Then came Vladimir Putin, and everything changed.

Nearly 600 pages of memos and transcripts, documenting personal exchanges and telephone conversations between Bill Clinton and Boris Yeltsin, were made public by the Clinton Presidential Library in Little Rock, Arkansas.

Dating from January 1993 to December 1999, the documents provide a historical account of a time when US relations with Russia were at their best, as Russia was at its weakest.

On September 8, 1999, weeks after promoting the head of the Russia’s top intelligence agency to the post of prime minister, Russian President Boris Yeltsin took a phone call from U.S. President Bill Clinton.

The new prime minister was unknown, rising to the top of the Federal Security Service only a year earlier.

Yeltsin wanted to reassure Clinton that Vladimir Putin was a “solid man.”

Yeltsin told Clinton….

“I would like to tell you about him so you will know what kind of man he is.”

“I found out he is a solid man who is kept well abreast of various subjects under his purview. At the same time, he is thorough and strong, very sociable. And he can easily have good relations and contact with people who are his partners. I am sure you will find him to be a highly qualified partner.”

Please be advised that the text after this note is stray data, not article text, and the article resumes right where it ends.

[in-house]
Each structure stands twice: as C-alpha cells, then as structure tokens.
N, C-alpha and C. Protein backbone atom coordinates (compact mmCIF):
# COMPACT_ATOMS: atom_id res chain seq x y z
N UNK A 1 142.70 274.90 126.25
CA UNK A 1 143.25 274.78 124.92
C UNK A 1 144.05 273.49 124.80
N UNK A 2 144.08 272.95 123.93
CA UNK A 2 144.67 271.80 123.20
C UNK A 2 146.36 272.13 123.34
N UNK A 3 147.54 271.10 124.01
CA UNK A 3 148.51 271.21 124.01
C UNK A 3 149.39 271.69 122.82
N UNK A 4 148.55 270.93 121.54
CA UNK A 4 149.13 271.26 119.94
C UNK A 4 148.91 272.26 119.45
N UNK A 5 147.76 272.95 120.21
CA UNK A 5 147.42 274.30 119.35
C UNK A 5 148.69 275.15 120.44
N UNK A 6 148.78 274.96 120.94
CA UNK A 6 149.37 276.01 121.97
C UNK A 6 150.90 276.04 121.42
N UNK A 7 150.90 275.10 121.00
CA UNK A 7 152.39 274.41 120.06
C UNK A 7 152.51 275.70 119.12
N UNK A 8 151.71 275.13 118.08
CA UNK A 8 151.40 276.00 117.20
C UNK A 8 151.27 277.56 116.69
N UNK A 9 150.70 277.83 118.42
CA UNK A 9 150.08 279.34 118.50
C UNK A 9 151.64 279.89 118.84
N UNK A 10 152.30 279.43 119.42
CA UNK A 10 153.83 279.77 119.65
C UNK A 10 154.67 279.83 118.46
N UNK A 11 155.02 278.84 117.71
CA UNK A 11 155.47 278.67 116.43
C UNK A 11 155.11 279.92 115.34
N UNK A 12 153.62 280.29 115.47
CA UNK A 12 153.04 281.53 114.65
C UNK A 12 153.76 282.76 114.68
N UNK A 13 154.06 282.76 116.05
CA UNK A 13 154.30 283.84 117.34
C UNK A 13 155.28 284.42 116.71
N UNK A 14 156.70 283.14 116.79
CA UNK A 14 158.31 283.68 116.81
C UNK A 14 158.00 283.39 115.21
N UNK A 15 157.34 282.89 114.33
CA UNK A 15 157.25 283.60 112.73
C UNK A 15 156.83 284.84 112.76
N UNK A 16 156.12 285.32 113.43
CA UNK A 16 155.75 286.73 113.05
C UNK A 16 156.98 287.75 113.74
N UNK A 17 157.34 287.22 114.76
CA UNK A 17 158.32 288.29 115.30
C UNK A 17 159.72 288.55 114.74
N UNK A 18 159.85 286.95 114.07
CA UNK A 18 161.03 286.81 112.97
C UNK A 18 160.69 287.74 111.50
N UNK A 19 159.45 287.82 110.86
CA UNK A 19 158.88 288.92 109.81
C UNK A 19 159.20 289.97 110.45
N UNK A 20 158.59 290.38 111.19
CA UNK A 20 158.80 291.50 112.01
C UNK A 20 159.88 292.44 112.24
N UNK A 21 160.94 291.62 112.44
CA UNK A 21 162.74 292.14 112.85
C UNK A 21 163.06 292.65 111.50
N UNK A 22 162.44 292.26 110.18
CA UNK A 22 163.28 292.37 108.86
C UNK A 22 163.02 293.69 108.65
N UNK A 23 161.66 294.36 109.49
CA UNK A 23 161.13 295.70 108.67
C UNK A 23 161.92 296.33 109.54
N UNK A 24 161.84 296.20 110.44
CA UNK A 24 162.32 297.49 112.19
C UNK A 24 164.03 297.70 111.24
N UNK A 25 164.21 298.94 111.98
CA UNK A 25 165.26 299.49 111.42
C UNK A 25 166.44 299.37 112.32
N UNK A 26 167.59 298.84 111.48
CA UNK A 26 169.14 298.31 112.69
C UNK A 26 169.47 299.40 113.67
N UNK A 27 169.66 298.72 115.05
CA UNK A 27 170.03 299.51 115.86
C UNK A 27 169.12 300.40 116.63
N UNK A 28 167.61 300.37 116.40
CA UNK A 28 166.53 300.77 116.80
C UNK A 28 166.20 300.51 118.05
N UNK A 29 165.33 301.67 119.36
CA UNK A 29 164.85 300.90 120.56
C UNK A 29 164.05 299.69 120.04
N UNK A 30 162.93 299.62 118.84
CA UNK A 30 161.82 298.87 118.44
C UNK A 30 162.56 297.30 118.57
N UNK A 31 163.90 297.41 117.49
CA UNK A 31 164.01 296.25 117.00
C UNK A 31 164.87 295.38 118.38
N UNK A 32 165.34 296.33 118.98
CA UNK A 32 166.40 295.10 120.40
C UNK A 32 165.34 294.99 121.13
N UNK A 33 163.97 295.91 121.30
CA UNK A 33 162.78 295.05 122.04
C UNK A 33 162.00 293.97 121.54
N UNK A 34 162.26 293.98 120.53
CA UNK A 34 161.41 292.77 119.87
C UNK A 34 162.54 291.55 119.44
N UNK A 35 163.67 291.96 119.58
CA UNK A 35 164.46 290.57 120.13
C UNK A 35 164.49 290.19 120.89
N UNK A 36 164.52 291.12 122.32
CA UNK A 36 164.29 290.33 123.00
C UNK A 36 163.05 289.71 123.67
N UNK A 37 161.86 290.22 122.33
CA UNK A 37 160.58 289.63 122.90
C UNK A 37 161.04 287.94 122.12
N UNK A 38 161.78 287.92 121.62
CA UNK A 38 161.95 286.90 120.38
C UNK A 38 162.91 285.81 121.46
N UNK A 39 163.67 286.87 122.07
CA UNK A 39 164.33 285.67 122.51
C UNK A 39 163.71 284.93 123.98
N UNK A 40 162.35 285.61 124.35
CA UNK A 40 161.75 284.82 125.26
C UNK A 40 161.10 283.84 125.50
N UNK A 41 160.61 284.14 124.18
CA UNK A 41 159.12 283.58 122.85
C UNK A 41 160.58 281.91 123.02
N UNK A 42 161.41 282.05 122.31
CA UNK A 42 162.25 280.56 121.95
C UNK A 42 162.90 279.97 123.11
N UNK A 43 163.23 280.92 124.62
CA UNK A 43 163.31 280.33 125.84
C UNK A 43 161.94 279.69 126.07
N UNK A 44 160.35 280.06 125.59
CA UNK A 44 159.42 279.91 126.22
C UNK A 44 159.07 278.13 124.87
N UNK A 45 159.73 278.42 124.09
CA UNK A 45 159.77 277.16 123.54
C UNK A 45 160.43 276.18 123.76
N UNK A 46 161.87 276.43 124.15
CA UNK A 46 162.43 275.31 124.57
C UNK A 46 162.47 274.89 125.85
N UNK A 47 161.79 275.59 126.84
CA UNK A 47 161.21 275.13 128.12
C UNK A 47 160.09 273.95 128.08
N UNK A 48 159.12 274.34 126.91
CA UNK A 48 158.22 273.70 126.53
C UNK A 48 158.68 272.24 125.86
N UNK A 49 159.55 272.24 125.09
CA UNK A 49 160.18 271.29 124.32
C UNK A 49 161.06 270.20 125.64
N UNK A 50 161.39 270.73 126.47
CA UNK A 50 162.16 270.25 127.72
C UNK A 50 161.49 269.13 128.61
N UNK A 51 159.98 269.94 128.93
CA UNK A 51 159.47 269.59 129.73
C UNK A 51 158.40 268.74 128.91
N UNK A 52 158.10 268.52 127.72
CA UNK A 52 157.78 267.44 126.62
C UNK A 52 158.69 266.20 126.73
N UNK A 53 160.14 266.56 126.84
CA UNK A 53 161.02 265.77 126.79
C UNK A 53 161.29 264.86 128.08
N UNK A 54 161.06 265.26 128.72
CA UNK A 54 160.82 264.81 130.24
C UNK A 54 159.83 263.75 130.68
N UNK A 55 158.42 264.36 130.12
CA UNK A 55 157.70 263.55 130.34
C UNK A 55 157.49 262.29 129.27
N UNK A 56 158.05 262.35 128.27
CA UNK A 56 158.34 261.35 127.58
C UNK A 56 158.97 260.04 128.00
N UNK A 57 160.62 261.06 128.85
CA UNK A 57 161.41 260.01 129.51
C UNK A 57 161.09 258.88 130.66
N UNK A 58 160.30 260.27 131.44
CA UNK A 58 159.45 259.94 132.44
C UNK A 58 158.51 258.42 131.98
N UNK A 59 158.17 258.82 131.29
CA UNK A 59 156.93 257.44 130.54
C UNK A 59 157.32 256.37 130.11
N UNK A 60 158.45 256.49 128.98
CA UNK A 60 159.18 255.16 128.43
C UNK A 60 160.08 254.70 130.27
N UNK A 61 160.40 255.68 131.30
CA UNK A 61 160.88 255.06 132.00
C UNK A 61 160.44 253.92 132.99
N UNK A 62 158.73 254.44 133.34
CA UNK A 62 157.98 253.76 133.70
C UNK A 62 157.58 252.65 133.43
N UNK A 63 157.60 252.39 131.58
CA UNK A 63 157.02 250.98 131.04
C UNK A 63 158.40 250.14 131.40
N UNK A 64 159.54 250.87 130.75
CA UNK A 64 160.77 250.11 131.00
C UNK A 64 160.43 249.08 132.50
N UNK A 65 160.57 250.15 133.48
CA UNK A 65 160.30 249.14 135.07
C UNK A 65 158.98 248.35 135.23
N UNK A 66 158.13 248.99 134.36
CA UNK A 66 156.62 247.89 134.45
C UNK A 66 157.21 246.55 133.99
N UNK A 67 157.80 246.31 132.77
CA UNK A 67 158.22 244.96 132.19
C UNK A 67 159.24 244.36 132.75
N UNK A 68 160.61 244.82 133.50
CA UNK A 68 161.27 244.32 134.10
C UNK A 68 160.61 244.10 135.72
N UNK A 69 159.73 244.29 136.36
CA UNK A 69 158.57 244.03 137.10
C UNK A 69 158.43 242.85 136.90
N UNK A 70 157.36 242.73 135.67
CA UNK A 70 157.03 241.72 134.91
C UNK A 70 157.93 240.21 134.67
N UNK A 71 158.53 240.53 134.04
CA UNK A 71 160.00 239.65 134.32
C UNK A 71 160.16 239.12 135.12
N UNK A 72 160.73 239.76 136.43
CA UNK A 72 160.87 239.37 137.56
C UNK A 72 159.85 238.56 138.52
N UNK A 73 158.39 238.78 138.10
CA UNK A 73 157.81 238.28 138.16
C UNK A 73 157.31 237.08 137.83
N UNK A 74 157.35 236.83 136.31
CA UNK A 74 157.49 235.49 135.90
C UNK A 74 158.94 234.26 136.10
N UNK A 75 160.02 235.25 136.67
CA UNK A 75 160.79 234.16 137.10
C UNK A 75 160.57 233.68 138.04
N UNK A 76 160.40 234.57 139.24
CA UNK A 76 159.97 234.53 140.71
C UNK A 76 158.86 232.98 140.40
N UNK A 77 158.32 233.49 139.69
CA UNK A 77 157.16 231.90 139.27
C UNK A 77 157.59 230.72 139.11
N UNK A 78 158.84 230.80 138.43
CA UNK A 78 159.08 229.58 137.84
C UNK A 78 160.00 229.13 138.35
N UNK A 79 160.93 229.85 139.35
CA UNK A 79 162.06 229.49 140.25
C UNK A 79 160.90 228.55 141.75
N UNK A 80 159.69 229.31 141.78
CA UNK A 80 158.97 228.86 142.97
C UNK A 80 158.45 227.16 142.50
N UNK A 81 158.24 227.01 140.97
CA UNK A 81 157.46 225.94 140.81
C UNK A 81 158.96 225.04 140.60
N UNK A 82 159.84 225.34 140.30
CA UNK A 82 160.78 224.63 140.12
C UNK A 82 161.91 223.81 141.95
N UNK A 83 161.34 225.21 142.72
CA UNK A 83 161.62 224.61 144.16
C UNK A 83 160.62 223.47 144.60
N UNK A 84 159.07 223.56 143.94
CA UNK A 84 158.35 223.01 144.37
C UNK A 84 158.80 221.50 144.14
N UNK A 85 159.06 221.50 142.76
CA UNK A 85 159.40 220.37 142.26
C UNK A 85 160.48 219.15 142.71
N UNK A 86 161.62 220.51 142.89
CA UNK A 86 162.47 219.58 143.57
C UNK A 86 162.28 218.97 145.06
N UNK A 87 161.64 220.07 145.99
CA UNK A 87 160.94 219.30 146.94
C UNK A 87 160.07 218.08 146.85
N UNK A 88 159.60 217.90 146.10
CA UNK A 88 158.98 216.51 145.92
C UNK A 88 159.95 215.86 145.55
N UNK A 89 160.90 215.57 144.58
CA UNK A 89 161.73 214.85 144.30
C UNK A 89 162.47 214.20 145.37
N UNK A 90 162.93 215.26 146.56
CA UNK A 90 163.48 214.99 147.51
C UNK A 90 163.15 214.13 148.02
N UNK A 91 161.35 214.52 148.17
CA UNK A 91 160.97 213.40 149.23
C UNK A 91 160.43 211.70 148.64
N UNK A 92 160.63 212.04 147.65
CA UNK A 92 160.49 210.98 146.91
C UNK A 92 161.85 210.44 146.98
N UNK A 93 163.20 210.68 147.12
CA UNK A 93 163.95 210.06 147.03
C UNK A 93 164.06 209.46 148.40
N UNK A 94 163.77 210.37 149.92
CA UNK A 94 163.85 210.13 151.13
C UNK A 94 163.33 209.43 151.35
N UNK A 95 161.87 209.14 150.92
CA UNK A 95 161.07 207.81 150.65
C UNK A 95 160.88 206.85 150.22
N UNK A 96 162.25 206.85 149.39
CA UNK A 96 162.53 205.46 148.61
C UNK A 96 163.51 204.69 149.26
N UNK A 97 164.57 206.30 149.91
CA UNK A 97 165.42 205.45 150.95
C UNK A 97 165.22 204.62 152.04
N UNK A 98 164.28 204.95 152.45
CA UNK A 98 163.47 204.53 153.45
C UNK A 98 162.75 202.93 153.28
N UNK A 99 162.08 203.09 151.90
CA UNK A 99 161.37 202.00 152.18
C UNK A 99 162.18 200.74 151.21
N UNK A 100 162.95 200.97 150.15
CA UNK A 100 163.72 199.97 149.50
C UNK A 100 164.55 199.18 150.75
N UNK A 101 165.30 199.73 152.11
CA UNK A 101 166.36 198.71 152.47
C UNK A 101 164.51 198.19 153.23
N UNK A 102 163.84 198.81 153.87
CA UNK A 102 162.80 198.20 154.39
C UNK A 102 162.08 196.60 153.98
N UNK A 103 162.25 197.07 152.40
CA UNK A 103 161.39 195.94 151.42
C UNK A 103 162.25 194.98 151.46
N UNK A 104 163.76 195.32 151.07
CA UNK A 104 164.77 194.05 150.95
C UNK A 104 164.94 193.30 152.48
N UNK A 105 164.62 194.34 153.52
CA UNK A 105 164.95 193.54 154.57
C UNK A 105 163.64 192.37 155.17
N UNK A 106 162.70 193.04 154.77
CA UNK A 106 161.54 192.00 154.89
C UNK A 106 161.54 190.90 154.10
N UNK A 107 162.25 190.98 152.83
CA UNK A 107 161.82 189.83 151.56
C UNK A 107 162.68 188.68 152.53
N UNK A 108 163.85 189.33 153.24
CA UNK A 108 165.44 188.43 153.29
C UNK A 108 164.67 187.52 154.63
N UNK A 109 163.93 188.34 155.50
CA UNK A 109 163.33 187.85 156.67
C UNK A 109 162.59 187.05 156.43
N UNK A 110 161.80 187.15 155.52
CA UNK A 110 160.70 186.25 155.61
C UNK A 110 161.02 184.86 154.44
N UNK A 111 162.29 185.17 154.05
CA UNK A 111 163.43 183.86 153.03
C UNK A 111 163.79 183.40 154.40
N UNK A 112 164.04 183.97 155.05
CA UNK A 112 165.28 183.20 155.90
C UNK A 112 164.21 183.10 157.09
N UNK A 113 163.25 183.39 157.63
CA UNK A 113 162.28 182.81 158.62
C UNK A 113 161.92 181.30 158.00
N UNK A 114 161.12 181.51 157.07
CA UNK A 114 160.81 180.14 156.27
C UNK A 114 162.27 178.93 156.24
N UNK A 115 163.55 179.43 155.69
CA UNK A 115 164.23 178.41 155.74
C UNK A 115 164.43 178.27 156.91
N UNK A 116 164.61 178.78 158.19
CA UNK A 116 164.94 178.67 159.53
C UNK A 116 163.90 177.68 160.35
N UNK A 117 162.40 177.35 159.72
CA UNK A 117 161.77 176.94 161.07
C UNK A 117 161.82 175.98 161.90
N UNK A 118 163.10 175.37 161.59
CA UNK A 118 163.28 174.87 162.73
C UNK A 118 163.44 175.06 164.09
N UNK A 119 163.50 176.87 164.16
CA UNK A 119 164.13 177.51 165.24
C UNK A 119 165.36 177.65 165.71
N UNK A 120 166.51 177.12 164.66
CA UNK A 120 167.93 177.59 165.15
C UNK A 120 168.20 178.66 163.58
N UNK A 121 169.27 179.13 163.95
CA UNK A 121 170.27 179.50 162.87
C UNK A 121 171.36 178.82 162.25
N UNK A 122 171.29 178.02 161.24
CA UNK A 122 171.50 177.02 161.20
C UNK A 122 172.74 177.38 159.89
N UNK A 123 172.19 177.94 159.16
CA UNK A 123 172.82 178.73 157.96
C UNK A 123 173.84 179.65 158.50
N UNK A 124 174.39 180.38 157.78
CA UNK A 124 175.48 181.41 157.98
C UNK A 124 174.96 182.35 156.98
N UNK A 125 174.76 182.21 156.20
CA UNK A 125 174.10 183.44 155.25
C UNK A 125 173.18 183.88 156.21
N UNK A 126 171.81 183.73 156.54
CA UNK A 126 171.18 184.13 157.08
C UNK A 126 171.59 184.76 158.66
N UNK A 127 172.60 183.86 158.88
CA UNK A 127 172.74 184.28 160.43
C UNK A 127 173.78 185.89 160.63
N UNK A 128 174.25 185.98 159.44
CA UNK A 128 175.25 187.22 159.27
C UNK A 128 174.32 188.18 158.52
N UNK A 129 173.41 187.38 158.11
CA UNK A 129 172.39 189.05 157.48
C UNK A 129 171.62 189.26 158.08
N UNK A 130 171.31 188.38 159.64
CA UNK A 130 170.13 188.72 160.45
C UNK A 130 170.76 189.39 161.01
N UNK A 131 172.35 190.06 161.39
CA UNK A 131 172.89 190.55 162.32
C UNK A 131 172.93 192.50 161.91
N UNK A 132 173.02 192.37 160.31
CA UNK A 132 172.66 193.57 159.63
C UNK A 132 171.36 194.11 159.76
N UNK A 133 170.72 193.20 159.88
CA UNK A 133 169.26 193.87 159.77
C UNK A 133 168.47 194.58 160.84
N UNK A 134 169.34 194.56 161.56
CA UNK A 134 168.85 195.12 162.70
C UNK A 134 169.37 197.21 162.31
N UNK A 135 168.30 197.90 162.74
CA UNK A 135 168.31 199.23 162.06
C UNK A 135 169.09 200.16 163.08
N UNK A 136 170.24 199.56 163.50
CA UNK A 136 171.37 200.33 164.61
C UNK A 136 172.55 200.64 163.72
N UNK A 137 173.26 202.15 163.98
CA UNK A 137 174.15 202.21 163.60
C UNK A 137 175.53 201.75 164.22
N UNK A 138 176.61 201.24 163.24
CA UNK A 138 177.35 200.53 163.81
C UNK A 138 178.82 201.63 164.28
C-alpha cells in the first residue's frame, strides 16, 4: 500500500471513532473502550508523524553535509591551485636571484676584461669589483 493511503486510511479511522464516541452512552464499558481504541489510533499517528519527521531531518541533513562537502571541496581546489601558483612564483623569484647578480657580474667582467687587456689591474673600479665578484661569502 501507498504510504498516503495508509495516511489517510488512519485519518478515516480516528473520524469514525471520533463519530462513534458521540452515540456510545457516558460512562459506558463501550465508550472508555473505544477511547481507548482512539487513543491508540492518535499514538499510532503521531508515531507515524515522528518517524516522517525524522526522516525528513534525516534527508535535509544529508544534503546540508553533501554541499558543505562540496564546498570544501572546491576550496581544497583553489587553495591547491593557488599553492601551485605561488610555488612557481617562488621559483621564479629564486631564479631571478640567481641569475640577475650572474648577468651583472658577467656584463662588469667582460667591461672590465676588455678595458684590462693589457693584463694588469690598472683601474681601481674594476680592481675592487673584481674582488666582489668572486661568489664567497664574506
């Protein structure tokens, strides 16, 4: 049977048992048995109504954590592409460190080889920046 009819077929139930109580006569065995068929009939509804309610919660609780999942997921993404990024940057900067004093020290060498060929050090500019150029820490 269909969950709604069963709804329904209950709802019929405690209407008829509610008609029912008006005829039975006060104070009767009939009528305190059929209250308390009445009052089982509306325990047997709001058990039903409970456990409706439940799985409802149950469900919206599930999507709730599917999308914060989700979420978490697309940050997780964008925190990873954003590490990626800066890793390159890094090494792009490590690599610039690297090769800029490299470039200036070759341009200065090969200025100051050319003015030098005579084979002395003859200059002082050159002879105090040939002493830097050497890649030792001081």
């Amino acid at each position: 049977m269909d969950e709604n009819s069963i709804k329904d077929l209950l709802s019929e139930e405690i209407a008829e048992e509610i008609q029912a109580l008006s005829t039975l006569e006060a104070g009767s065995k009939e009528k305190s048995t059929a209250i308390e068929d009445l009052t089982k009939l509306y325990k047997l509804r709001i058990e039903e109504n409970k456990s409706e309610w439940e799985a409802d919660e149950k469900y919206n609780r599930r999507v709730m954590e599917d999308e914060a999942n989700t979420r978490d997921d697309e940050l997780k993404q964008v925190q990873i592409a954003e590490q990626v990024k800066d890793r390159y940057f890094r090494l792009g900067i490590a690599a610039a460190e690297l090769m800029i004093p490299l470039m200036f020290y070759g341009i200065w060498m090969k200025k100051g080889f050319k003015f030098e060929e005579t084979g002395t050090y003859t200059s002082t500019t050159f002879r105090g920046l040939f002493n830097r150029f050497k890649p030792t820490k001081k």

The Duran’s Alex Christoforou and Editor-in-Chief Alexander Mercouris discuss the nearly 600 pages of transcripts documenting the calls and personal conversations between then U.S. President Bill Clinton and Russian President Boris Yeltsin, released last month. A strong Clinton and a very weak Yeltsin underscore a warm and friendly relationship between the U.S. and Russia.

Then Vladimir Putin came along and decided to lift Russia out of the abyss, and things changed.

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Here are five must-read Clinton-Yeltsin exchanges from with the 600 pages released by the Clinton Library.

Via RT

Clinton sends ‘his people’ to get Yeltsin elected

Amid unceasing allegations of nefarious Russian influence in the 2016 presidential election, the Clinton-Yeltsin exchanges reveal how the US government threw its full weight behind Boris – in Russian parliamentary elections as well as for the 1996 reelection campaign, which he approached with 1-digit ratings.

For example, a transcript from 1993 details how Clinton offered to help Yeltsin in upcoming parliamentary elections by selectively using US foreign aid to shore up support for the Russian leader’s political allies.

“What is the prevailing attitude among the regional leaders? Can we do something through our aid package to send support out to the regions?” a concerned Clinton asked.

Yeltsin liked the idea, replying that “this kind of regional support would be very useful.” Clinton then promised to have “his people” follow up on the plan.